These are your questions. You asked—we answered.


Steve: Okay, we have a biomechanical question here from Dustin Dunnit. He wants to know, "What is the best exercise hand width to work the lower lats?" Because he always thought that "... a wide grip for the low lats and a close grip for the upper is the way to go." But he wonders if he has that backwards.

Dave: Lats are lats. You know what I'm saying? It's have a bicep. You know, there are two heads of a bicep. How are you going to work the lower part of this head? You know, or how are you going to work the upper part? You are going to work the bicep, alright. So the lats are the same way. I mean, there's a lot of muscles in the back...the question really becomes, you know...Are you talking about trying to make your lower lats attach lower? Because it's physically impossible to do. That's why you have people like Kai Greene with real high attachments, and then Dennis Wolf with really low attachments...

Steve: Actually he has the high ones, too.

Dave: He's got the high ones too...So, Columbu. You know—real low. You're not going to change that. You're only going to be able to make it thicker and wider. So now if it's a matter of making it thicker, making it bigger, I think from a bodybuilding perspective...and one thing that I've always believed and that John has actually reinforced is, you have to find the movement that you feel it the most in the area that you're trying to work—especially if it's a weak point that you're trying to bring up. You can do all the deadlifts, bent rows, and all the heavy compound stuff that you want, but a lot of times you're not going to feel that in a specific area that you're trying to bring up. That has to be done with more slowly done isolation-type movements that are going to focus on that. So I would suggest trying things like reverse-grip one-arm pulldowns—with big stretch and trying to arch. You got to find your way through and think your way through until you find that position, and then keep the weight where you can keep the focus on that position. And focus on it that way instead of trying to ask somebody for a specific movement to do that because what I can mentally trigger and activate, you know, with one movement, may be completely different than what somebody else is going to be able to mentally activate. And I see that a lot of times when I am working with John. You know, we will be focusing on one exercise—and we're trying to focus on his upper/middle back right now, and when we do the same movement, you know, I can do it exactly the same way he does, but when I do it, the total focus is really on more on my upper, real high trap. His is more in a different area. And it's the same thing, done exactly the same way. But where our focus is is a little bit different, and I think that is the key here—is to be able to find out where that focus is...and still keeping full-back development. If it's bodybuilding you've got a lot of areas to cover in the back. A lot of areas. So you need to make sure you hit all those.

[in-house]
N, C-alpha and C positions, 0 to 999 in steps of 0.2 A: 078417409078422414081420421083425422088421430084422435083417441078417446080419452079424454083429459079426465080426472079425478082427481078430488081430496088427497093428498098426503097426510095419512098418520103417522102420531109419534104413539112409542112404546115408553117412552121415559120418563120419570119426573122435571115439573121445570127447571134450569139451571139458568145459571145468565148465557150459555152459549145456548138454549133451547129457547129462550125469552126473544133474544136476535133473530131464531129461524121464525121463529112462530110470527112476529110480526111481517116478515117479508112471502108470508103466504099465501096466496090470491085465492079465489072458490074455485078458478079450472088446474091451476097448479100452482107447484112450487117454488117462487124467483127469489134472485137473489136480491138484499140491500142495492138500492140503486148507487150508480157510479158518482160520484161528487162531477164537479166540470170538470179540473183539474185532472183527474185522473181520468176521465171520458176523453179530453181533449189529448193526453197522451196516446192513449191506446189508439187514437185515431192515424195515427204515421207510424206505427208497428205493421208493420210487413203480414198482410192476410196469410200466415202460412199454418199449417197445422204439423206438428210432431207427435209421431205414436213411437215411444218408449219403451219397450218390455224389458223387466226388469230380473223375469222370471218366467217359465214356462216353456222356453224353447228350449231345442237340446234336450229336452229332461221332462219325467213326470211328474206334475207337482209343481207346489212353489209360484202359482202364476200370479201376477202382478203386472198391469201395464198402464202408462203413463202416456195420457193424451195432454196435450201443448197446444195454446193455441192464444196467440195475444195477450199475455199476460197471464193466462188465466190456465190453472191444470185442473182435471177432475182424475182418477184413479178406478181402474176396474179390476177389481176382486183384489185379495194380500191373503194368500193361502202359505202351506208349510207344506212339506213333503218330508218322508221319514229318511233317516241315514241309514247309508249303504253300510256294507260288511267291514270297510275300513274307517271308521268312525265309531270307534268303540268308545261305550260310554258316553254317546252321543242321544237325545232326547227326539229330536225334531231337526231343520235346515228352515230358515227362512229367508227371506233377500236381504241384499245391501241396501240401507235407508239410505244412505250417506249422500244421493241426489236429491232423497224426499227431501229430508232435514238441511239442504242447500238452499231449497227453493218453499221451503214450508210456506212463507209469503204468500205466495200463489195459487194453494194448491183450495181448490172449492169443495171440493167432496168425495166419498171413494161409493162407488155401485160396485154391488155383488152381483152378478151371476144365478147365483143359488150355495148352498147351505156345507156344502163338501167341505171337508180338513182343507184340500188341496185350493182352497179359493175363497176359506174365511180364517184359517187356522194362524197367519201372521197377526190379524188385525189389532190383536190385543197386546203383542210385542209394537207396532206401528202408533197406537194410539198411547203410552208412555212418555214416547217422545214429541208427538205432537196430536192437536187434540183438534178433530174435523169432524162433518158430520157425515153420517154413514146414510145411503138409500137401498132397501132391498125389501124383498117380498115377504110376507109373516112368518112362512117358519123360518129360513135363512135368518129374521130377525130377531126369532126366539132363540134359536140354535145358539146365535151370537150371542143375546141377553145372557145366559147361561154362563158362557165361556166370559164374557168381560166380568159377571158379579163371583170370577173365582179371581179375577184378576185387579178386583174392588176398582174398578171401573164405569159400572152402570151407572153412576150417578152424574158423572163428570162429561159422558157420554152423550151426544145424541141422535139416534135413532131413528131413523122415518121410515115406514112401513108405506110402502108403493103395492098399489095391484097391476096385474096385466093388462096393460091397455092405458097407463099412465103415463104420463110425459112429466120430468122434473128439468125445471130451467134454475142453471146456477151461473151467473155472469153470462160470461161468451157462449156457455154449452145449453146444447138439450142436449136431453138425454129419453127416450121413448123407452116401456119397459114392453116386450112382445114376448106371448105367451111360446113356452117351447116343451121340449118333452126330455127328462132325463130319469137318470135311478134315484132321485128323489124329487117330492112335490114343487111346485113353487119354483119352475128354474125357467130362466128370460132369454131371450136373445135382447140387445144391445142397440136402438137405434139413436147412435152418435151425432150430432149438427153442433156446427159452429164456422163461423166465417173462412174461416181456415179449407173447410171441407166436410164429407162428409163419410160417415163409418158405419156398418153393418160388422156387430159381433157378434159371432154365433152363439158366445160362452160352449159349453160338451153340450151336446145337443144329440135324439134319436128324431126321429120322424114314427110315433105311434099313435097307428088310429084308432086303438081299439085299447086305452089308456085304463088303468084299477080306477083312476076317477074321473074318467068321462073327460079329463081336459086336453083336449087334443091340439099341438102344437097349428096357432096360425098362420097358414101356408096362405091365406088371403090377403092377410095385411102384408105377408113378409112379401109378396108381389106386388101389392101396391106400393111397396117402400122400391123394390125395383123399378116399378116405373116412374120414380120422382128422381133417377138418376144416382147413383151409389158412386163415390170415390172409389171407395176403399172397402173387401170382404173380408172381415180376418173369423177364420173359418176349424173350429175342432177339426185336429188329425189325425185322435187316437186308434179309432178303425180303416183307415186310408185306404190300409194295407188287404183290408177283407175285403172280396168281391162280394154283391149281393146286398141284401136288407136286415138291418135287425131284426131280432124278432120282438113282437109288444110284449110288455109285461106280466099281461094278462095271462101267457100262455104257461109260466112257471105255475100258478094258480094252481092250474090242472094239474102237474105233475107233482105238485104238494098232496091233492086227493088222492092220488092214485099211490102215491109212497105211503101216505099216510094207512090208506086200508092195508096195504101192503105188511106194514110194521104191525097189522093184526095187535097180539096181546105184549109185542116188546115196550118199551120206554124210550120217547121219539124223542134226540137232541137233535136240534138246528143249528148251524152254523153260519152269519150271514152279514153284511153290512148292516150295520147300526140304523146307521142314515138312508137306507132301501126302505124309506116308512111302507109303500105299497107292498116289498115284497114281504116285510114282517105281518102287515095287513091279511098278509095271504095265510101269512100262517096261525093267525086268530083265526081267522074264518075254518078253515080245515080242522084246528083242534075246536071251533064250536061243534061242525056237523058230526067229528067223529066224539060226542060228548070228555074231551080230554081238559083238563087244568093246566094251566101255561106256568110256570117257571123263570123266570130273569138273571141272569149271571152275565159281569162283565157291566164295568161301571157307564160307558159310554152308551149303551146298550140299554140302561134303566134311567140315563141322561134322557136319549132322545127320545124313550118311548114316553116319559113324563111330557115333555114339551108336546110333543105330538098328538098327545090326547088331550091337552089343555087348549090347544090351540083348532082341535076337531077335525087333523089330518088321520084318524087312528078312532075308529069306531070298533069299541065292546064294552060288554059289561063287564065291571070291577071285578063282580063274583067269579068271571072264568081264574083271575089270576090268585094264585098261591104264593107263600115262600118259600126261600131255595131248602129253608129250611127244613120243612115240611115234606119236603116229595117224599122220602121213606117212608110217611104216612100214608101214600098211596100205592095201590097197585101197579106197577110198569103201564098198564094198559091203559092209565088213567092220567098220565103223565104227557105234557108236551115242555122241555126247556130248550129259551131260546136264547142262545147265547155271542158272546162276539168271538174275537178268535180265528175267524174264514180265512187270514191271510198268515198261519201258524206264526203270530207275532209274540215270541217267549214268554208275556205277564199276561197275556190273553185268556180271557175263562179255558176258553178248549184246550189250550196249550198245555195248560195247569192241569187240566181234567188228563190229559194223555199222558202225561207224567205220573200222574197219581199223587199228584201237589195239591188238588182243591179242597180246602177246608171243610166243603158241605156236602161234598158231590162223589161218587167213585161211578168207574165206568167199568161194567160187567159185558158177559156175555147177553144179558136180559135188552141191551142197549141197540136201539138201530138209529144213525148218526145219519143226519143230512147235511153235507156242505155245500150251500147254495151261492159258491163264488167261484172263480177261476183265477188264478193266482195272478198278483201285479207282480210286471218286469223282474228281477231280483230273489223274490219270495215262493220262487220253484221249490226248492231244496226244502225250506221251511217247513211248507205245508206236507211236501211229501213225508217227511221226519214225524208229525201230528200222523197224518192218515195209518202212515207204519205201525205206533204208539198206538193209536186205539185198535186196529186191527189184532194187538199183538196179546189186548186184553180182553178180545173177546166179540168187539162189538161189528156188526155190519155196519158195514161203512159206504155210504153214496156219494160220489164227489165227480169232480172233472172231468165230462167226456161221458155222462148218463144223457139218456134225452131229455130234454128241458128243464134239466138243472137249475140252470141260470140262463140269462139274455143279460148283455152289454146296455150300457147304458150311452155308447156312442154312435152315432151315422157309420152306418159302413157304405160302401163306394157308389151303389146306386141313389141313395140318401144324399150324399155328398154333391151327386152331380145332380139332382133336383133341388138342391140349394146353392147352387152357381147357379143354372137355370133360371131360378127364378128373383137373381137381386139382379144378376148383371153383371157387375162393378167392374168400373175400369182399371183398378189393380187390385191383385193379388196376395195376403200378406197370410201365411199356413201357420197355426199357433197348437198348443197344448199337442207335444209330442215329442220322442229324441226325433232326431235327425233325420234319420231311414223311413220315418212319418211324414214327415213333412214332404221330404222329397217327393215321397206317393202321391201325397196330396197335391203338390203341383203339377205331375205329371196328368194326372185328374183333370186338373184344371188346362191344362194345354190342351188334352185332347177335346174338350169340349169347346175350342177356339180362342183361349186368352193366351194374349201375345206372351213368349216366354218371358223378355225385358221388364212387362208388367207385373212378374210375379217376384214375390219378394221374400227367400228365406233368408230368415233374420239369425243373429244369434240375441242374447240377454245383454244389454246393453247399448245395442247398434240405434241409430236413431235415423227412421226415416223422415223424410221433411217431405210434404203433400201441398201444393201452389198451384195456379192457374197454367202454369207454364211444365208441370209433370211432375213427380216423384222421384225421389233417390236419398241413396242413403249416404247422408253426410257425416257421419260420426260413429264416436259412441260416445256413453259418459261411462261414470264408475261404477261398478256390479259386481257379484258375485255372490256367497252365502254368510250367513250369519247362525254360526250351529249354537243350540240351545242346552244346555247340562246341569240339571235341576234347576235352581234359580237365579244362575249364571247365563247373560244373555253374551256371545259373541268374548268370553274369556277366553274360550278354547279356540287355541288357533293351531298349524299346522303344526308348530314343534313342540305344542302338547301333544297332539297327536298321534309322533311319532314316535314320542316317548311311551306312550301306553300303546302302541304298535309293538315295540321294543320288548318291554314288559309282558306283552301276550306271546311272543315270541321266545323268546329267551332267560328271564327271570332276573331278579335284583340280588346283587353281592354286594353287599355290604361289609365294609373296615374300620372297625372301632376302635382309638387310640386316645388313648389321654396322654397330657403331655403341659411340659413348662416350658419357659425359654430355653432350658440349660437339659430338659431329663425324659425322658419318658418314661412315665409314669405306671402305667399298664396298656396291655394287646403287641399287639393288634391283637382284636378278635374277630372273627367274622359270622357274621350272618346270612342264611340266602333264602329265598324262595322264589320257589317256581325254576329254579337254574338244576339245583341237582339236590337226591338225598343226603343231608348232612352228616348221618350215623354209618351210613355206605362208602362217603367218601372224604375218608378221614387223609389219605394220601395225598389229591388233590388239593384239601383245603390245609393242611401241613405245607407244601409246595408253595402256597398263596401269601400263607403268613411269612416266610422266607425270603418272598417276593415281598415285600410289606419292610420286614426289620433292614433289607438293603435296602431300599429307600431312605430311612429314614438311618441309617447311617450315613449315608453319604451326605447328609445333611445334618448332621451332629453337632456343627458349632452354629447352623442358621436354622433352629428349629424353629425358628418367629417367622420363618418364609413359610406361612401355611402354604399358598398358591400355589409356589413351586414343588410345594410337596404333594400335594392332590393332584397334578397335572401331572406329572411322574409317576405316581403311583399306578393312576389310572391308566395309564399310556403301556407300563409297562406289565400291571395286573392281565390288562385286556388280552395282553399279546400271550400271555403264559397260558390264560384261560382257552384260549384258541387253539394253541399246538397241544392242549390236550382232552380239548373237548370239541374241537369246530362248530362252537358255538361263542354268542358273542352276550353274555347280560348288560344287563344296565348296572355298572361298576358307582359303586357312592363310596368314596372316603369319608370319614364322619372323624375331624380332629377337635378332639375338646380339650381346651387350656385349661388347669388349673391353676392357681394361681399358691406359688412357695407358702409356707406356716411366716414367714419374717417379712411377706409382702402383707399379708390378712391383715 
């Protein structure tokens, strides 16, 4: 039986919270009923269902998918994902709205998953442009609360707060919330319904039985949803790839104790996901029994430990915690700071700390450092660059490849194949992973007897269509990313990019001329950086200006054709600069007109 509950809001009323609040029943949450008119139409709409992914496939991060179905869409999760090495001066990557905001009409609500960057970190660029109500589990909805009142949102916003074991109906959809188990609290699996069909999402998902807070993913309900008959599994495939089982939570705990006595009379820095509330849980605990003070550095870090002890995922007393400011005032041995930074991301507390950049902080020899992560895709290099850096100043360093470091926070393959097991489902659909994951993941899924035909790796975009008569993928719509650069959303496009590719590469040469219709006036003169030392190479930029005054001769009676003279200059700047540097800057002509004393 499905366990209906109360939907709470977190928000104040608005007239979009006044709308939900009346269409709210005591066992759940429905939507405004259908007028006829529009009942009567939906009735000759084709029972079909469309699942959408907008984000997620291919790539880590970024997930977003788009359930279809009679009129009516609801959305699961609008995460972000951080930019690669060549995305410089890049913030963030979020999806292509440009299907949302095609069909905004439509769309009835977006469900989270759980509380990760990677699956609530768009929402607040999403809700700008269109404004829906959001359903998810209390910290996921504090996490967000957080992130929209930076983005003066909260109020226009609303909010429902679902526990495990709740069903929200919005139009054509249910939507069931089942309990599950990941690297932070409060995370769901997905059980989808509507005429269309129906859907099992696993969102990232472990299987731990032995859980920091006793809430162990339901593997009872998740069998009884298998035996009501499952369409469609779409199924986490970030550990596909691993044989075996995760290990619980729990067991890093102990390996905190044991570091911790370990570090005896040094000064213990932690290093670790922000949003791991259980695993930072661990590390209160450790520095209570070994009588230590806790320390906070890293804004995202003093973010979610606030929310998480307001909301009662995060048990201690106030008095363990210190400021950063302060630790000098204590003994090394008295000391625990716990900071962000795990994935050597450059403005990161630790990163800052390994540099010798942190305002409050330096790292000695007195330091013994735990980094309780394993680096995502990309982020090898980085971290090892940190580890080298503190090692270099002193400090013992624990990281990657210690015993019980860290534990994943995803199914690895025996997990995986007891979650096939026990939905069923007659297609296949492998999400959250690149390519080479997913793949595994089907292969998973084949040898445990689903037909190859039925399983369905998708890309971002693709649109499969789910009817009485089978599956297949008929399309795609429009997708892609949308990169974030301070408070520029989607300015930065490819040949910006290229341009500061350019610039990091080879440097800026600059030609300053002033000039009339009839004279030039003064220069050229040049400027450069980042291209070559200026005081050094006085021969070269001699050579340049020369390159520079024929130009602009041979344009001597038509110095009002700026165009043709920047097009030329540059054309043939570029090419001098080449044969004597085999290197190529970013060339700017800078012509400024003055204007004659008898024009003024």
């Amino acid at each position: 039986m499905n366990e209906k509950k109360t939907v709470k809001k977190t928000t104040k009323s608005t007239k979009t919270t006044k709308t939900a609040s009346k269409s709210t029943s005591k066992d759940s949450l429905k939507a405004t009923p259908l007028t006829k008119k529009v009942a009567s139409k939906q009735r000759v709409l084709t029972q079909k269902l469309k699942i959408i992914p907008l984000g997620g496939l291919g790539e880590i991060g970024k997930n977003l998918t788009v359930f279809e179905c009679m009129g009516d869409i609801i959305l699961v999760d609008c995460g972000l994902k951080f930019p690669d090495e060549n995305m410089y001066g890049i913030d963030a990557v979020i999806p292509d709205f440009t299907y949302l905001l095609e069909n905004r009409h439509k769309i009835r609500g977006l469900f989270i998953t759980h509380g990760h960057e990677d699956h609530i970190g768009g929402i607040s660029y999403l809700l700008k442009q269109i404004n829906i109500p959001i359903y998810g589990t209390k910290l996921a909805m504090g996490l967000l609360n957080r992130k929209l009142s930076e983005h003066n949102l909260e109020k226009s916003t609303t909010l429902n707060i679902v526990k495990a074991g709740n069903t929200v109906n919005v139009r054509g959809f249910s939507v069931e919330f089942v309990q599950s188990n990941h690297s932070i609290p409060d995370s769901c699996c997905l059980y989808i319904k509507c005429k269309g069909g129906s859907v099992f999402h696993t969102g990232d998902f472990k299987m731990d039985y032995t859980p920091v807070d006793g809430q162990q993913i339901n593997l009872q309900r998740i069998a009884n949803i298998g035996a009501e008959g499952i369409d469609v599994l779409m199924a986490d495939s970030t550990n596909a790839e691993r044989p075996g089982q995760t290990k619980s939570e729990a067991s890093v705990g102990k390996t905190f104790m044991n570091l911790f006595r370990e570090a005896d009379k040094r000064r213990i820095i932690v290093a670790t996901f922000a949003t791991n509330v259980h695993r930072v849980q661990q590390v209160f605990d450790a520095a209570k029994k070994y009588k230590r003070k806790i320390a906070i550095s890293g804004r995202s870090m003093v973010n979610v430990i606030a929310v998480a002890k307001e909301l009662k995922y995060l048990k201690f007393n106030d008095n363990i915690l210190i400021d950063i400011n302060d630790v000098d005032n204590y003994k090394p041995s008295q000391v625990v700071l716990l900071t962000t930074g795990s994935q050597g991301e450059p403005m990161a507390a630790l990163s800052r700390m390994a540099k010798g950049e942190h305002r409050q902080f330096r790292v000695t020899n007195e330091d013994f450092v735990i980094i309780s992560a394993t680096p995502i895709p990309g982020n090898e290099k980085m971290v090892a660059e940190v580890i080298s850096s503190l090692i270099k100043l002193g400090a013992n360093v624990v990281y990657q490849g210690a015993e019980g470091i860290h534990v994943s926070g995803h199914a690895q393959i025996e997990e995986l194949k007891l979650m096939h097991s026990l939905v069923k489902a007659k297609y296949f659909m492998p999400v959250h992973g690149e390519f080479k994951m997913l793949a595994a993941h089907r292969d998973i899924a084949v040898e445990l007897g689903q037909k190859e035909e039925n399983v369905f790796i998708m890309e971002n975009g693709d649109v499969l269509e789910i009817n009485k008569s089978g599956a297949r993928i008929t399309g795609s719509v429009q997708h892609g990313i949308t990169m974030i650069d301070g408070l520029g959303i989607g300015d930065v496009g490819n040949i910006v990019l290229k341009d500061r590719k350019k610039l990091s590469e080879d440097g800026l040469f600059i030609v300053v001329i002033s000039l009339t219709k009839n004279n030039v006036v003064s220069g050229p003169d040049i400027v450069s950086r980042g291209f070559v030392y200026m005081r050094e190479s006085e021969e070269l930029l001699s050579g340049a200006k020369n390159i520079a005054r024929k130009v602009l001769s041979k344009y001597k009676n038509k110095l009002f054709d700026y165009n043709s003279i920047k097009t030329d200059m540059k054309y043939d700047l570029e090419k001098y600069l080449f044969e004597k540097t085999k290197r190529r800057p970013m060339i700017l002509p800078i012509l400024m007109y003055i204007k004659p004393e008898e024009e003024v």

Steve: And it seems like here like he's just saying...using the word "lats," so that's the entire back, where there are certain...

Dave: You got to do erectors, man...

Steve: ...certain horizontal pull that's gonna hit the center back. As opposed to a pulldown or chin that's going to...

Dave: Yeah, and a lot of it's still going to depend know, bodybuilding's kind of a world of opposites. So, if you do a wide-grip pulldown, a lot of people think that's going to hit the lats out wider where it actually hits in closer—it's like the reverse. You know, a wide stance in squats is going to work more the groin where a close stance is going to work more the outsides. So it's almost an opposite type of thing. And it depends, once again, on the range of motion. So the back covers a lot know, you got erectors, you got traps, rhomboids, you know, rotator cuff—you got all kinds of shit going on back there. Rear delts, all this other kinds of stuff that needs to be covered, and if you're trying to focus on one area, you need to make sure that you're getting that focus on that area mentally, to be able to contract. And where I disagree with a lot of stuff that was said years ago is in bodybuilding you need to train your weakness first. I disagree with that. I think, especially with your back, you want to fatigue everything else first—then go after what's weak. Because everything else is already shot. So it's going to be really hard for that to take over. So when everything else is shot, it's going to be easier for you to zero in on a movement that might be able to target that.

Stay tuned for more episodes.


Previous Episodes:

Your Questions Answered, Part 1

Your Questions Answered, Part 2

Your Questions Answered, Part 3

Your Questions Answered, Part 4

Your Questions Answered, Part 5

Your Questions Answered, Part 6

Your Questions Answered, Part 7

Your Questions Answered, Part 8

In this episode, Dave talks lats and back.